Microsoft lays off 1,900 gaming division employees as Blizzard President announces resignation

Posted on January 26, 2024

Microsoft has confirmed that 1,900 employees out of the 22,000 workers in the company’s gaming division, primarily from the Activision Blizzard, Zenimax and Xbox teams, will be laid off as part of internal restructures following the formal acquisition of Activision Blizzard by Microsoft late last year. Following the confirmation of the layoffs, Mike Ybarra, President of Blizzard, has also announced his resignation. These workforce cuts comes as Microsoft reports a $3 trillion market capitalisation following recent profitable investments in AI, making it the second company ever to reach this milestone following Apple.

The announcement of the staff job cuts comes courtesy of an internal memo from Microsoft Gaming CEO Phil Spencer published by The Verge. The memo declares “an execution plan with a sustainable cost structure” formed following the Activision Blizzard merger, which includes “the painful decision to reduce the size of our gaming workforce by approximately 1900 roles out of the 22,000 people on our team.” The memo promises “full support to those who are impacted during the transition, including severance benefits informed by local employment laws.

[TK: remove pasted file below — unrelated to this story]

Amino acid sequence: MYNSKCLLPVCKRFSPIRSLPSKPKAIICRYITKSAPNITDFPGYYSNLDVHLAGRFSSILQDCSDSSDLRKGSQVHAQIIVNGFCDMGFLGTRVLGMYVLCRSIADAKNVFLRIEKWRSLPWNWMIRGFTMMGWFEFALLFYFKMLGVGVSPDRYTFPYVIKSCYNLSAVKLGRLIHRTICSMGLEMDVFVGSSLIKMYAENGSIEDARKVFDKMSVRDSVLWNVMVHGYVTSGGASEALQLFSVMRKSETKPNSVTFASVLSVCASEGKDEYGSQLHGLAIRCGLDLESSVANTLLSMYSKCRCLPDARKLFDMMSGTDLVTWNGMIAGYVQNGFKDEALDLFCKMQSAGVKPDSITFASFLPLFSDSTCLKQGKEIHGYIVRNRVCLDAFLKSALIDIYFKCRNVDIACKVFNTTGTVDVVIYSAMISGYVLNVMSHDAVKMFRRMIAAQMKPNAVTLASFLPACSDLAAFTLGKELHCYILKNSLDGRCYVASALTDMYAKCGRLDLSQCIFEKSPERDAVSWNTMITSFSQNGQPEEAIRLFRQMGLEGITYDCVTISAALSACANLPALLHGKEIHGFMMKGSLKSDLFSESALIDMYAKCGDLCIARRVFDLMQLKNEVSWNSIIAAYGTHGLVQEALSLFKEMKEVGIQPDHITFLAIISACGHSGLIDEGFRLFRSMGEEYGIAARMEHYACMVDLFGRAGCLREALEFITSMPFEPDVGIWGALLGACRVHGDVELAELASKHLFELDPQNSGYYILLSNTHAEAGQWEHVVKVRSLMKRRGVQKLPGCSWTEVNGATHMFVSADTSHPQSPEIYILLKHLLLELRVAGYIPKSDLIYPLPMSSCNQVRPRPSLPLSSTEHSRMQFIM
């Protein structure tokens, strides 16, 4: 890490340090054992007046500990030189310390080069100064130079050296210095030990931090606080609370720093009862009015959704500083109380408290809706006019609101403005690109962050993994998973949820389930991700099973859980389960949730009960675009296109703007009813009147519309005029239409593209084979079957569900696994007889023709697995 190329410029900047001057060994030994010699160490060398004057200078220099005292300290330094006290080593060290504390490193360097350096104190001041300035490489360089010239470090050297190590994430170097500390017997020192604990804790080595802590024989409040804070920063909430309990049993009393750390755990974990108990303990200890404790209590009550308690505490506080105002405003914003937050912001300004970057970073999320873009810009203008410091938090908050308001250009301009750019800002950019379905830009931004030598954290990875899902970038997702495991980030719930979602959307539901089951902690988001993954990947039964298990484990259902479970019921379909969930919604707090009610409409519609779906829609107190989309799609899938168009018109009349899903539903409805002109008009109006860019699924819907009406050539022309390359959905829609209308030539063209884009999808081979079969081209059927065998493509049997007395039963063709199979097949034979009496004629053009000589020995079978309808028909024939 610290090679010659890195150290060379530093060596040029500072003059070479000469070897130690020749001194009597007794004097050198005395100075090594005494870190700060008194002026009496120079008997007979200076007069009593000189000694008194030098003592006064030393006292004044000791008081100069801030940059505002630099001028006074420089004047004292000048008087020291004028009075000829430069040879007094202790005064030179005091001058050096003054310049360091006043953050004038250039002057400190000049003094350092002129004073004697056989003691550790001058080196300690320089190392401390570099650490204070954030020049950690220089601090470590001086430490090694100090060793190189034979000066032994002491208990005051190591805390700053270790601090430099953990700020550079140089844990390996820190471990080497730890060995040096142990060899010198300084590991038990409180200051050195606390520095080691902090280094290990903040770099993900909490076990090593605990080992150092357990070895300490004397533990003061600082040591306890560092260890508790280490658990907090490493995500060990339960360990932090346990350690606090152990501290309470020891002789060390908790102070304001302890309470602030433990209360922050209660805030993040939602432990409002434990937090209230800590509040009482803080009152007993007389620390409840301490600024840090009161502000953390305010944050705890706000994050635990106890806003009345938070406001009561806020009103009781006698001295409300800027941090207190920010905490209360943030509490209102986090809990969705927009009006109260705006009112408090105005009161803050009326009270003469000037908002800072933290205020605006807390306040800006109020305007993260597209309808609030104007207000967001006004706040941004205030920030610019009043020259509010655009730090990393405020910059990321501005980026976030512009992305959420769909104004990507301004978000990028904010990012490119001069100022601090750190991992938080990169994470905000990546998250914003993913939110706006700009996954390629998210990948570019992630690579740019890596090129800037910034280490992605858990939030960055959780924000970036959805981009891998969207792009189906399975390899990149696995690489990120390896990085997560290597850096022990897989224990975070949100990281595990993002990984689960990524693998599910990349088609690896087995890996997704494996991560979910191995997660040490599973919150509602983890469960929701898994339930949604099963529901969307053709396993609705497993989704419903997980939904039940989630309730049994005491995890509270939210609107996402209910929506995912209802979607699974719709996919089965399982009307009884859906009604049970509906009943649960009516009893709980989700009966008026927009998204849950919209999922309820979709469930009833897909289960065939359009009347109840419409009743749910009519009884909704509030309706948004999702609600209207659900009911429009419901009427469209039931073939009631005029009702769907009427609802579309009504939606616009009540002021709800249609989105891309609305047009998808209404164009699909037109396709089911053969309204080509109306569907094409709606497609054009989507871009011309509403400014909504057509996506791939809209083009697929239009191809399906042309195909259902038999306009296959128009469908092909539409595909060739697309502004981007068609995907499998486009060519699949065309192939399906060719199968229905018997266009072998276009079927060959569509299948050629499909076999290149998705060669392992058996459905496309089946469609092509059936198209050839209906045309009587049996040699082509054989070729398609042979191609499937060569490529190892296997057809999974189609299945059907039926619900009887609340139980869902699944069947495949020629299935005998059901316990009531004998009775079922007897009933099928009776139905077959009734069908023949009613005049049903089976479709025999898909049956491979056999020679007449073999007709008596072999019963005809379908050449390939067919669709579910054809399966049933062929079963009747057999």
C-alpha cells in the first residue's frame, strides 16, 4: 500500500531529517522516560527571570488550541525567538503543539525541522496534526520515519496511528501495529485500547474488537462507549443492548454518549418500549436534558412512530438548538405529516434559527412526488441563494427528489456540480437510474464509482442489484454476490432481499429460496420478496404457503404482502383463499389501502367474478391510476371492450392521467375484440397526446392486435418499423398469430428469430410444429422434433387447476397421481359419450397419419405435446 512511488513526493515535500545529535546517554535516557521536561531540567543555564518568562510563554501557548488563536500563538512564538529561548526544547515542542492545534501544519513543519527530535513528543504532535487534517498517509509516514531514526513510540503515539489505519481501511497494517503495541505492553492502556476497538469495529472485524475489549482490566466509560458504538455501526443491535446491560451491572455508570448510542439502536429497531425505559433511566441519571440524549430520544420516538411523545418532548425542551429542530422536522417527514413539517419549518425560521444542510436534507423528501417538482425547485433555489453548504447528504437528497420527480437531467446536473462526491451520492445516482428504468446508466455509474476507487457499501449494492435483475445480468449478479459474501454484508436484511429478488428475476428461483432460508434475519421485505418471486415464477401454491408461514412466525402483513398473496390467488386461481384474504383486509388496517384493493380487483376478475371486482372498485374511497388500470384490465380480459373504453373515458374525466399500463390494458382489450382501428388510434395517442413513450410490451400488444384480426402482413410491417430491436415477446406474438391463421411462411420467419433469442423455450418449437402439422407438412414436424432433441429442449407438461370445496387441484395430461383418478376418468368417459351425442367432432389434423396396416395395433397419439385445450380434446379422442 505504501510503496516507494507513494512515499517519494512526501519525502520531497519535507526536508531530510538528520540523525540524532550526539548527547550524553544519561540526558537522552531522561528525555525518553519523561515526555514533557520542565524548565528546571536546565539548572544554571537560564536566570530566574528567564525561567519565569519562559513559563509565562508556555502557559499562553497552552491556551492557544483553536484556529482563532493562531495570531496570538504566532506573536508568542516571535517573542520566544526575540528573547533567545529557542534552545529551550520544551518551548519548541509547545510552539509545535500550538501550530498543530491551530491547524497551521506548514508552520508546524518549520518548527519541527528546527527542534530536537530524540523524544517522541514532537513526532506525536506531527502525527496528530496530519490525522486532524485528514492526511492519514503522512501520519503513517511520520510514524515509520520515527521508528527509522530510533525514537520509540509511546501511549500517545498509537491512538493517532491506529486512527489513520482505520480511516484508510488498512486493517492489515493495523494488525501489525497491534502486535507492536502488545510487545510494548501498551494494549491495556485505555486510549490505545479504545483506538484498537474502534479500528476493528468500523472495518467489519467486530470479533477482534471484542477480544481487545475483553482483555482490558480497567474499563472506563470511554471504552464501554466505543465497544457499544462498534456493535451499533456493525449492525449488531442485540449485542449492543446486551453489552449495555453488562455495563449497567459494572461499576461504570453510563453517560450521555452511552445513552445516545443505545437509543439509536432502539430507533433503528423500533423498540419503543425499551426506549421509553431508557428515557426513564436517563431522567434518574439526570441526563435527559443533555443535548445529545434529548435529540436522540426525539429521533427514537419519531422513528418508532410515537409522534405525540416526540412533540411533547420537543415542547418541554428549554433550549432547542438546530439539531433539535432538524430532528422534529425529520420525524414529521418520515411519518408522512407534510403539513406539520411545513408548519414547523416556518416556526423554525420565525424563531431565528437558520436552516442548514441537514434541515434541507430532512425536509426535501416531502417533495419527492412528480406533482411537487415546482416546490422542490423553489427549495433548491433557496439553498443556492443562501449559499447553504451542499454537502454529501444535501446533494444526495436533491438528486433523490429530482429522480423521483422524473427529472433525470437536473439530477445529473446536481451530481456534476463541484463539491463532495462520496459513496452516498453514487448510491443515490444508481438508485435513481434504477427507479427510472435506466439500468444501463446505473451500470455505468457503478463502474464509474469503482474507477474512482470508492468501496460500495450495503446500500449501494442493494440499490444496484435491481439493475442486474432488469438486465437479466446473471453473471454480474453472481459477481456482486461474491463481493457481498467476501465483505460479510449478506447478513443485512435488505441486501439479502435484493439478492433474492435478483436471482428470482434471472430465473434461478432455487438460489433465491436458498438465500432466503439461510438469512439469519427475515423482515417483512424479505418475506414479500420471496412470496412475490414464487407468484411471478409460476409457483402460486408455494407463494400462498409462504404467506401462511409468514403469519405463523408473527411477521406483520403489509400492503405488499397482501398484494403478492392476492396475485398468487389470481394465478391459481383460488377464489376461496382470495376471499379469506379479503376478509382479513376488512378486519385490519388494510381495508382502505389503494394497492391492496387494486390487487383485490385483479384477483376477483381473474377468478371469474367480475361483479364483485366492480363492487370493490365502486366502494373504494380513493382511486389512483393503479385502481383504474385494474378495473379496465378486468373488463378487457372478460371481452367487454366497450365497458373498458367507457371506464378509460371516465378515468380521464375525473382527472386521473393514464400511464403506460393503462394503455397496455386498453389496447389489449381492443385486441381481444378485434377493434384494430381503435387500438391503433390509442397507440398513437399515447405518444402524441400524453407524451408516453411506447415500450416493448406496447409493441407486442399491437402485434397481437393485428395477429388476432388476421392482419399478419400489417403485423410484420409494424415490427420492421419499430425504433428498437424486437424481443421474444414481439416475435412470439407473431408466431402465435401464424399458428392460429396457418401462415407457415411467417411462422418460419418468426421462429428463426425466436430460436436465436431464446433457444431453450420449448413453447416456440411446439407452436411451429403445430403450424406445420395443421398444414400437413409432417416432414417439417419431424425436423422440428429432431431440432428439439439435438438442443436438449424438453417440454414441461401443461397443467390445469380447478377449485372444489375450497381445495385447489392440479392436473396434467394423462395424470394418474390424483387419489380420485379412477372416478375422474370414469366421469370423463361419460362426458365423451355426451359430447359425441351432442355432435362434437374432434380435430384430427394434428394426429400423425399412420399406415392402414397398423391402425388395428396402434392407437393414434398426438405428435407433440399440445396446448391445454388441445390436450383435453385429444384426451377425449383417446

In addition to these layoffs, President of Blizzard, Mike Ybarra, announced his resignation from his role on social media. “I want to thank everyone who is impacted today for their meaningful contributions to their teams, to Blizzard, and to players’ lives,” he posted on Twitter/X adding “I also want to let you all know today is my last day at Blizzard.

Despite the Microsoft organisation overall announcing a nearly unprecedented $3 trillion market cap, the company’s internal gaming division has faced many challenges in recent months, even factoring in its recent massive acquisitions. Microsoft’s major exclusive titles, such as Redfall and Starfield, have generally failed to make as much of an impact with critics or players as the company would prefer. Overwatch 2, Blizzard’s free-to-play hero shooter, has suffered from a negative reception from fans following broken promises regarding PvE content. Even Activision’s most recent Call of Duty release has been a critical and financial disappointment from a franchise which has historically outsold anything released the same year not developed by Rockstar Games.

This is coupled with wave after wave of layoffs and studio closures which have rocked the gaming industry, and the tech industry in general, in recent months due to unsuccessful products and unsustainable levels of over-hiring during lockdown. Riot Games and People Can Fly are two gaming companies which have reported substantial layoffs in the last few days alone. As such, with so many tech and gaming companies cutting back, it can be challenging for those facing layoffs to find new positions. Hopefully for those impacted by Microsoft’s recent staff cuts will be able to land on their feet and find new roles before long.